The Empire Girls is your second Essex-based novel… does Essex inspire your stories, or do you fit your stories and characters into the Essex backdrop?

Essex definitely inspires my stories. I grew up in Thurrock and love doing local research.

There is so much fascinating local history that I didn’t appreciate or know about before writing my books. For instance the Empire Windrush ship docked at Tilbury in 1948. This inspired part of the story of the Empire Girls, my latest novel.

How long did you live in Tilbury for?

I grew up in Linford – my primary school was in East Tilbury and my grandparents lived there. I lived in Linford until l was in my early twenties. I came back in my early thirties and bought a flat in Westcliff and stayed there for a couple of years. I now live in Kent.

Where is your favourite place in Essex, and why?

I love going to Thurrock Thameside Nature Park. It’s on the river, there’s lots for kids to do and it’s built on a landfill site, which is a lovely example of regeneration.

What is your favourite Essex story or memory?

When we were kids we used to go for picnics at Langdon Hills country park. Once we went home without our black Labrador Paddy. We drove back and he was sitting by a car the same colour as ours waiting patiently for us to come and get him.

What is your earliest Essex-based memory?

My mum used to take us to Chalkwell beach in the summer on the train. Three kids - one in the pram, one on a seat on top of the pram and one in the basket underneath. And Paddy the dog of course!

When are you at your happiest?

When I’m writing.

What are you working on now?

My fourth book, the Tilbury Poppies, it’s due out in October this year. My third and fourth novels are set in World War One, in Essex of course.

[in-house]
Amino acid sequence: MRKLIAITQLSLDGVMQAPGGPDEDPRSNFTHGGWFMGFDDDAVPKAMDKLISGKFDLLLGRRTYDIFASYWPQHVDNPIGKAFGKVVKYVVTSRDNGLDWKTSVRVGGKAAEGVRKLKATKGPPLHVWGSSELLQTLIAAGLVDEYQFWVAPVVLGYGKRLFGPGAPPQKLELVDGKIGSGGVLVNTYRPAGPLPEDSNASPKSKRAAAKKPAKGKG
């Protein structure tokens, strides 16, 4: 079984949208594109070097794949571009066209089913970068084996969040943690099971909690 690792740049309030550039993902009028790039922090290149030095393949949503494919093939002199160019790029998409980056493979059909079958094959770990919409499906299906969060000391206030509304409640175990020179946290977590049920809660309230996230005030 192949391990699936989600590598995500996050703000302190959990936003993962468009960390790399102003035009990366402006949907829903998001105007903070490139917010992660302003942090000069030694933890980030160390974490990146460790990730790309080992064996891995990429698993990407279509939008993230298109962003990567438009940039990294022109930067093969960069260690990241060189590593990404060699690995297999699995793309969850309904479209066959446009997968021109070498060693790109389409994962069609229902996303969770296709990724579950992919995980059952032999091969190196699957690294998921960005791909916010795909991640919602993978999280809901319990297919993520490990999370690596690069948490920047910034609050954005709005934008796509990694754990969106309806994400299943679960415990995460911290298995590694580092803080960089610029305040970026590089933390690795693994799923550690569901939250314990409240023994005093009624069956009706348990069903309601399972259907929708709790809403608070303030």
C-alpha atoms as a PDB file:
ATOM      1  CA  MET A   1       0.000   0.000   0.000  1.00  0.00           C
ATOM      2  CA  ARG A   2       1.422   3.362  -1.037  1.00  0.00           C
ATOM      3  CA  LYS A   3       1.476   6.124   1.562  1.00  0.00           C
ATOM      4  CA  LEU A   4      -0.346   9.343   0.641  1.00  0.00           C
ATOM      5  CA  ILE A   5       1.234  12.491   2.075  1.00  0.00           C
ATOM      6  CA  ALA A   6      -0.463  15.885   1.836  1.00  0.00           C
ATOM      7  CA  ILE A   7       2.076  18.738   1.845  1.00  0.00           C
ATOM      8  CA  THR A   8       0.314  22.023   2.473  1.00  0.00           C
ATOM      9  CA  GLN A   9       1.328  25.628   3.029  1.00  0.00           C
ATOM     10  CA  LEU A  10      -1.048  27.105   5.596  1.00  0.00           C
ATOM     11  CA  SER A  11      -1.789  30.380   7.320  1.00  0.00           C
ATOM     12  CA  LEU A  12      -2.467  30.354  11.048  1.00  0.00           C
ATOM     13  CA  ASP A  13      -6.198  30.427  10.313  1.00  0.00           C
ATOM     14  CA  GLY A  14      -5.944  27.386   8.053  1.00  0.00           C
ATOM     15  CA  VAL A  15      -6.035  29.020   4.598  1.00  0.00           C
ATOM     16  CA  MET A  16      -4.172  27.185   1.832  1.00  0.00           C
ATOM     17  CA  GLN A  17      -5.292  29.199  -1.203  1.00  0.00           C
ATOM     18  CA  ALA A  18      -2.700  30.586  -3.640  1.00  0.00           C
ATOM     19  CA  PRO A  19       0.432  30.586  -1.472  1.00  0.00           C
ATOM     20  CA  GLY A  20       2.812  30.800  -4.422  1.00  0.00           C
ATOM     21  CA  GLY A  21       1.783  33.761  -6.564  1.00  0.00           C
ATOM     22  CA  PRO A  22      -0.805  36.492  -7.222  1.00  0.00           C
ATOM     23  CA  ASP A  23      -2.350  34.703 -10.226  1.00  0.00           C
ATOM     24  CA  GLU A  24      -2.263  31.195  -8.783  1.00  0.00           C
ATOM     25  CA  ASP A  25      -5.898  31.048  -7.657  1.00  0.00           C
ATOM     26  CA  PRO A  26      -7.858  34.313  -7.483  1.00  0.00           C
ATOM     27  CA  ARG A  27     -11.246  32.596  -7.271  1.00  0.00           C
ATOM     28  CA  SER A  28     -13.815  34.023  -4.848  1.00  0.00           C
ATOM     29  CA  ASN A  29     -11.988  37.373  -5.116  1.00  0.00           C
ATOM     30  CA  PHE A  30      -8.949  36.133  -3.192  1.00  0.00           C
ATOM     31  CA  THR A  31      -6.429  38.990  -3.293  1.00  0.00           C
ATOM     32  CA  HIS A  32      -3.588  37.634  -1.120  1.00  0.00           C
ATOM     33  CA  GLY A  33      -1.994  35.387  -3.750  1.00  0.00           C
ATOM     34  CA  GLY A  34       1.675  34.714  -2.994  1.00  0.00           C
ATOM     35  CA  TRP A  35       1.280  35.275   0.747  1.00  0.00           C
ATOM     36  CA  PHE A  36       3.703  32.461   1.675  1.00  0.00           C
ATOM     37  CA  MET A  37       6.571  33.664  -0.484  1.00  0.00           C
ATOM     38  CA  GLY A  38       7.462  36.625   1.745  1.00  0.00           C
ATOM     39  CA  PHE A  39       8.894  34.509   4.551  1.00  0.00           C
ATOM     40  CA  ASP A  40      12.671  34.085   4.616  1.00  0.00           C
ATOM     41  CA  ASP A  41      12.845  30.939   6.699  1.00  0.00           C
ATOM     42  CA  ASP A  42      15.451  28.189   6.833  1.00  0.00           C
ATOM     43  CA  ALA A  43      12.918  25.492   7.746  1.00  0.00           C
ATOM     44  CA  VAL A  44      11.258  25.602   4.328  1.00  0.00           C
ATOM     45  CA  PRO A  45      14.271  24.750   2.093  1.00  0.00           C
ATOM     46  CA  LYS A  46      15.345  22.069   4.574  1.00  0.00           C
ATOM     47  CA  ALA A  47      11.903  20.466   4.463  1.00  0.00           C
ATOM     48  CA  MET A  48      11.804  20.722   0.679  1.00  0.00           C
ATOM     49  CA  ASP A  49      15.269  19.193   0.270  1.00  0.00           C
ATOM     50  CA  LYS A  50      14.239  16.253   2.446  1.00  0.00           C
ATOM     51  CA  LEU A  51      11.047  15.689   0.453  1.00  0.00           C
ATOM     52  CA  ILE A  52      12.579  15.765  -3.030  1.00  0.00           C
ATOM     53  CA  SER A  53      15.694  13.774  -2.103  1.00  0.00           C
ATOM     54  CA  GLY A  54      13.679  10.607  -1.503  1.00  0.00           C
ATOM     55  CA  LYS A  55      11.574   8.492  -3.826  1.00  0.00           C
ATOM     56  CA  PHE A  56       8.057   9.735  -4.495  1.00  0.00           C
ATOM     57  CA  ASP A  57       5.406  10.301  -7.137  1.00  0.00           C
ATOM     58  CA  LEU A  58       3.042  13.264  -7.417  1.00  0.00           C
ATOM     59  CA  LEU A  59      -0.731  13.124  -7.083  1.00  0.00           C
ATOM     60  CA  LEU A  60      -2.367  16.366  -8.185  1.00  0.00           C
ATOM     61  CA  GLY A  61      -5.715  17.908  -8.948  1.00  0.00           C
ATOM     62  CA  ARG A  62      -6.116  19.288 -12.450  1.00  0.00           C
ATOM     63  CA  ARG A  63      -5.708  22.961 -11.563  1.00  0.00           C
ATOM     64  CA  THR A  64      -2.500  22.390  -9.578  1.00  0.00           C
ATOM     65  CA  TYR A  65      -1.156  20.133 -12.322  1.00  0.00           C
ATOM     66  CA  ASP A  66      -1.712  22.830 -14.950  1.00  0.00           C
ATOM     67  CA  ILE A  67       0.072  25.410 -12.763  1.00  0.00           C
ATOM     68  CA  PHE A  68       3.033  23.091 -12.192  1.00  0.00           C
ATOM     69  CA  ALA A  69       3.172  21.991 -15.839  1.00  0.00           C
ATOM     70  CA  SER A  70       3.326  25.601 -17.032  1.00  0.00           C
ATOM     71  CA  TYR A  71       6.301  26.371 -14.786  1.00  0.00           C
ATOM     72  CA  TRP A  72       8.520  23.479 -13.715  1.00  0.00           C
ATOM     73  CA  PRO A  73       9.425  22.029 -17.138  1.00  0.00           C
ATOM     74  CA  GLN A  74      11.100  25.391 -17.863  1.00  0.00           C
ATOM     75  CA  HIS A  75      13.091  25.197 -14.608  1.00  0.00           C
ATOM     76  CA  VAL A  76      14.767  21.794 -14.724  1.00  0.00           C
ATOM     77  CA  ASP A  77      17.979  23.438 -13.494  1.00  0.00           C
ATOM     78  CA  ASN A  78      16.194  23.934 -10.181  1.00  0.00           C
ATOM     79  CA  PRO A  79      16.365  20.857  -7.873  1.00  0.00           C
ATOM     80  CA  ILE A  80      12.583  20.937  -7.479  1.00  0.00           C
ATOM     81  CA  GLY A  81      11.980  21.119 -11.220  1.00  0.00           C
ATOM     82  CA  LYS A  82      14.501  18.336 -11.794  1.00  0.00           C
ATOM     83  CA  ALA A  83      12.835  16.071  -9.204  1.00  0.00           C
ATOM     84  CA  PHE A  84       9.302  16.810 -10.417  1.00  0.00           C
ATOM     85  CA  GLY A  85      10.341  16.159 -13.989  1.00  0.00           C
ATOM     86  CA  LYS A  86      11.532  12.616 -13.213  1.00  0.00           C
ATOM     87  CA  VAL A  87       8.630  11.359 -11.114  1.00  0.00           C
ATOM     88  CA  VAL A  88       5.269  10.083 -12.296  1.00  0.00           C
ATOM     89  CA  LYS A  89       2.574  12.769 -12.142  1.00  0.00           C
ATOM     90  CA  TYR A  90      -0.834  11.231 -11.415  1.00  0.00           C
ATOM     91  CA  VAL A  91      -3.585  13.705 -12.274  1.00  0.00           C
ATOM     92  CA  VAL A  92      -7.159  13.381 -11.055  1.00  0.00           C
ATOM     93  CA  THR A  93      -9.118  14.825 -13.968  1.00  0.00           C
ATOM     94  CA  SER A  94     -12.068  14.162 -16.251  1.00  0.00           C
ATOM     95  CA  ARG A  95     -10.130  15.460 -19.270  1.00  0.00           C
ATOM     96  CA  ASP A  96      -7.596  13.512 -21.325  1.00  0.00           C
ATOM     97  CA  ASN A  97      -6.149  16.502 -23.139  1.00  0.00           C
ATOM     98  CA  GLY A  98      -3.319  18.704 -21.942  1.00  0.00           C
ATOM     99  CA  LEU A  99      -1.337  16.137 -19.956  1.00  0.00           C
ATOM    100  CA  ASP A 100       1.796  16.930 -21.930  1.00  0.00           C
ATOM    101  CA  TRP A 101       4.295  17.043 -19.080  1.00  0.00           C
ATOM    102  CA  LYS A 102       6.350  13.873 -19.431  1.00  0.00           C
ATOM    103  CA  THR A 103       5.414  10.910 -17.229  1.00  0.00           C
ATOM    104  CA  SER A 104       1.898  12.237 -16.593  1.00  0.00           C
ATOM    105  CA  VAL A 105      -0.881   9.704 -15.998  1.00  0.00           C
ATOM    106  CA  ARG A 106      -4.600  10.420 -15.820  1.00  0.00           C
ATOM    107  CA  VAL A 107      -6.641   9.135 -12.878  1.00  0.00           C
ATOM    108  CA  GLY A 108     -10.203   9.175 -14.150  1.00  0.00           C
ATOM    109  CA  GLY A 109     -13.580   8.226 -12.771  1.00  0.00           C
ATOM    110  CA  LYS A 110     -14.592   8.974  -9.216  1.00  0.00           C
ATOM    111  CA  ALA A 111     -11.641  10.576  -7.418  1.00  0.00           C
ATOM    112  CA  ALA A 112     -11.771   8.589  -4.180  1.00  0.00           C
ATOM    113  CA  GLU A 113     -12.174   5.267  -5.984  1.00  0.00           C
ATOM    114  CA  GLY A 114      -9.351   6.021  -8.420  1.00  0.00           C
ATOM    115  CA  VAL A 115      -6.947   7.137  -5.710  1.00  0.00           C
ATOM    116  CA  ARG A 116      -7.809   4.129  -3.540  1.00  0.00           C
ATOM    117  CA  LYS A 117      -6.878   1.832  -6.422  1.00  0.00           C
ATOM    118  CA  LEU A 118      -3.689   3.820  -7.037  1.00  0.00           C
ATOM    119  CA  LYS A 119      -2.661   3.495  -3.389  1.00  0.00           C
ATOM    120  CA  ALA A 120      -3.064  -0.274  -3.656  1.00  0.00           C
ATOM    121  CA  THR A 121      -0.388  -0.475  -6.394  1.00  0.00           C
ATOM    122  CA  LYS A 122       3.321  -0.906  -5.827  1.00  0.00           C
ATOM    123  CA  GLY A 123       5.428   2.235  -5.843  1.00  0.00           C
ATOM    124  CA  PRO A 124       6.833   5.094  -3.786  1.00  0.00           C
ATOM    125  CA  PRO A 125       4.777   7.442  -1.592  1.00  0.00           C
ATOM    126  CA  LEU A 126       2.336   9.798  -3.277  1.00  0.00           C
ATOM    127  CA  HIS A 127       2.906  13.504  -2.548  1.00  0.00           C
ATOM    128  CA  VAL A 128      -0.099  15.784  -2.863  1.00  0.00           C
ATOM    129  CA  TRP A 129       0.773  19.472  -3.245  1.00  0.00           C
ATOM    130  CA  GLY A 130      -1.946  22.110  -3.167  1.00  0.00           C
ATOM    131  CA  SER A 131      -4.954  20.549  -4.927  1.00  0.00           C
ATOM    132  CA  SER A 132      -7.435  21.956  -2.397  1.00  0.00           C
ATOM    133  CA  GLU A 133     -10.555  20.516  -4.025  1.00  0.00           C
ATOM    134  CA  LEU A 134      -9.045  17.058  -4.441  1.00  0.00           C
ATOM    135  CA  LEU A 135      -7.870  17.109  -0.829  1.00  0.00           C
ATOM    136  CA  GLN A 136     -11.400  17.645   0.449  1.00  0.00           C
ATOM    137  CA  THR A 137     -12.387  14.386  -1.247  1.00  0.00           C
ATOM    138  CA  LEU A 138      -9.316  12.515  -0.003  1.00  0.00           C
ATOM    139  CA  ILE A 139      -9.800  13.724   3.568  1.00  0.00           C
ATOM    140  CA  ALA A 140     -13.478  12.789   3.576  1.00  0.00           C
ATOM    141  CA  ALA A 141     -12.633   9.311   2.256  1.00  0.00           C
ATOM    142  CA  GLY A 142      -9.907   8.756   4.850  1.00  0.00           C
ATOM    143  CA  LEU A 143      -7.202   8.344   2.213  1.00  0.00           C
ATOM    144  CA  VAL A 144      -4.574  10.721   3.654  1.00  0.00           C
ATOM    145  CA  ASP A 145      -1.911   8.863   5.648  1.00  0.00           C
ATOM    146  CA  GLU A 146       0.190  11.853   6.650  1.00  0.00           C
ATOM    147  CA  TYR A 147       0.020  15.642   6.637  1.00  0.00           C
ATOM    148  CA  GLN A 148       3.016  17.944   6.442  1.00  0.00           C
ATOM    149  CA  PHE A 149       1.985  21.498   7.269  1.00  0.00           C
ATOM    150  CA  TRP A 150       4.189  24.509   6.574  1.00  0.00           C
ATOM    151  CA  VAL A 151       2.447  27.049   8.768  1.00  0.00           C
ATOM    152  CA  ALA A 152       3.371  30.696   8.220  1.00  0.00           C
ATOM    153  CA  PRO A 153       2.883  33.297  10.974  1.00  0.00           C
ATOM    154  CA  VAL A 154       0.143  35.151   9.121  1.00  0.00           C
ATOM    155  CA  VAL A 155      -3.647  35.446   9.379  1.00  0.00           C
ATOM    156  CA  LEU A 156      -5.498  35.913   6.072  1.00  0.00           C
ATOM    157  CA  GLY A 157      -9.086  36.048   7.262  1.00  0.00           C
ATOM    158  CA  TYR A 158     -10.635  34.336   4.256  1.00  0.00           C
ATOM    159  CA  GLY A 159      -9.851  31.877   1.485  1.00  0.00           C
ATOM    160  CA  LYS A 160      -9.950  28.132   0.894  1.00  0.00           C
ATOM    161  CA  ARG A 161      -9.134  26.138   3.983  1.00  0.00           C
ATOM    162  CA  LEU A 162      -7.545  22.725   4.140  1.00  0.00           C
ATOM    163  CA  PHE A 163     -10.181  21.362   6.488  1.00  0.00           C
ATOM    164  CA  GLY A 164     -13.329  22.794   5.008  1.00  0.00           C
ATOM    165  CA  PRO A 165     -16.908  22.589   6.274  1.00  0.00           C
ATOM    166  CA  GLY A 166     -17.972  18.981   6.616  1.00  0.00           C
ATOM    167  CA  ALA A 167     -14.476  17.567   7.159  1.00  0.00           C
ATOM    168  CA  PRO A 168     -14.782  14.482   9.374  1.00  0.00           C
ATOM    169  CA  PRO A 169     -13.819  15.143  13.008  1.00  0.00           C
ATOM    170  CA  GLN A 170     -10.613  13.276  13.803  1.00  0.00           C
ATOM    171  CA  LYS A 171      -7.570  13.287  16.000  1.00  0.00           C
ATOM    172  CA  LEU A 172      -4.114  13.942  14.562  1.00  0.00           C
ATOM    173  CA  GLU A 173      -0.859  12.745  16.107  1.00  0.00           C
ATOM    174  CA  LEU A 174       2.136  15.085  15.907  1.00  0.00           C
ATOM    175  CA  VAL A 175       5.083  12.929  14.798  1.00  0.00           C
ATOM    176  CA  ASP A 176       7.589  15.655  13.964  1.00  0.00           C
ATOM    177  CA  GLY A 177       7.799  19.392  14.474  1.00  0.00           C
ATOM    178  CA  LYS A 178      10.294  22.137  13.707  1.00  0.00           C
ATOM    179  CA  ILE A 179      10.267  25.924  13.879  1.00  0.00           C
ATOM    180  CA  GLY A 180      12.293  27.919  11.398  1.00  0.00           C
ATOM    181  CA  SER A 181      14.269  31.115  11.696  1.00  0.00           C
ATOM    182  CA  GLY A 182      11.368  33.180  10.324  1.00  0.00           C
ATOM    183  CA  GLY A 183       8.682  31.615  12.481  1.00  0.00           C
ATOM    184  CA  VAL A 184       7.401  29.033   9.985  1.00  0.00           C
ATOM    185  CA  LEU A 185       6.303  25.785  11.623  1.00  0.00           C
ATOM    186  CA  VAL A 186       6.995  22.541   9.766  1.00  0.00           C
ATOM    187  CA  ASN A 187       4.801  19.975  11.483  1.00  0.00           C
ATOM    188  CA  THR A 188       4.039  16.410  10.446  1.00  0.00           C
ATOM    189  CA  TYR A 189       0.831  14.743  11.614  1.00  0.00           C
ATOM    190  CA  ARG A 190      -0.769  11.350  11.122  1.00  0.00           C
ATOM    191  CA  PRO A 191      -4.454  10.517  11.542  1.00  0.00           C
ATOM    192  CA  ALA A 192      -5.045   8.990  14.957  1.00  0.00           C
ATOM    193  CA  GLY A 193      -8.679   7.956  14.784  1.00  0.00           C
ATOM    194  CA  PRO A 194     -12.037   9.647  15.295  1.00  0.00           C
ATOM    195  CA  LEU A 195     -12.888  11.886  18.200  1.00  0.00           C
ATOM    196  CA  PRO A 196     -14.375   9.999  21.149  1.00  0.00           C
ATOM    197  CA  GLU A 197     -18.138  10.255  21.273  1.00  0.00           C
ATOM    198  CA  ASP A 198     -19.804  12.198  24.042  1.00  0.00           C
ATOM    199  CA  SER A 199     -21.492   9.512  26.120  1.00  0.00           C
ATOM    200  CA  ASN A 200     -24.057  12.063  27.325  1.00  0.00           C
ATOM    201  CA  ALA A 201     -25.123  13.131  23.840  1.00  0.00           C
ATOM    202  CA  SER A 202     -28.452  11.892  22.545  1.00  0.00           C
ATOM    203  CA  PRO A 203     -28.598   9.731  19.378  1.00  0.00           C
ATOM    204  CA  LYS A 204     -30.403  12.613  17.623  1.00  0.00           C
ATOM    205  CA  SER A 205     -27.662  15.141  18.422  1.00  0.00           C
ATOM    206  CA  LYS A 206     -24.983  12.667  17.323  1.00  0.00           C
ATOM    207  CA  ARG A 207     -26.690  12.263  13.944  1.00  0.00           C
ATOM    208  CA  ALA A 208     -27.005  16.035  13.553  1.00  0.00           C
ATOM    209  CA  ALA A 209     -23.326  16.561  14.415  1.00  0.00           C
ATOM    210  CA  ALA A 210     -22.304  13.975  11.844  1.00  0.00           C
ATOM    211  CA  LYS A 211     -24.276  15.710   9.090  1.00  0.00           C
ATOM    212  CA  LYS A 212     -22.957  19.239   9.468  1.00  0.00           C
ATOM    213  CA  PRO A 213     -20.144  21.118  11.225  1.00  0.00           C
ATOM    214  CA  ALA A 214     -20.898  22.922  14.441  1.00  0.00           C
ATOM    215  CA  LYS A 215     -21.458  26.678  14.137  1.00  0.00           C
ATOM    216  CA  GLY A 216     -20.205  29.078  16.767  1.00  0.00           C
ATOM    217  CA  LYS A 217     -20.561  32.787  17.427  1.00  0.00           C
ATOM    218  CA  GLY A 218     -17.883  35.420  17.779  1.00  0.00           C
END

How do you think Essex has changed since you grew up?

We were tomboys (although I don’t like that word much), so TOWIE was a real eye-opener.

But places like Coalhouse fort haven’t changed much, so it’s nice to take my children there now and remember it when I was a kid.

What is your secret vice?

A hot bubble bath with a glass of prosecco (or G&T), some nice chocolate, and a good book with NO interruptions. I guess it’s not a secret anymore!

If you could only live in one place where would it be?

Leigh on Sea. A crab roll and half a pint of lager on the old harbour on a sunny Sunday afternoon is bliss.

Who do most admire and why?

I admire people, who, against the odds, fight to achieve something important to them. That’s why in my novels I like to go back in time and give someone a chance who might not otherwise have had one.

What is the best piece of advice anyone has ever given you?

Don’t say anything to yourself that you wouldn’t say to your best friend. A mindfulness tutor told me that.

Does it feel strange coming back to Essex to do book signings?

No, it’s lovely. I love connecting with local people who remember the times and places I am writing about and Waterstones at Lakeside have been so supportive.

Do you have any writing rituals?

Definitely. I learnt the hard way that I am a planner. I spend months doing research and planning before I write a single word.

What’s your life motto or philosophy you live by?

I try not to beat myself up about trivial stuff. Creativity and adventures can be found in the simplest of things.

How would you sum up the Empire Girls in one sentence?

Against the harsh rules of 1950’s society, a Tilbury girl cast out by her puritanical mother fights to find her way back home.

The Empire Girls by Sue Wilsher is published in paperback by Sphere, £7.99, out now.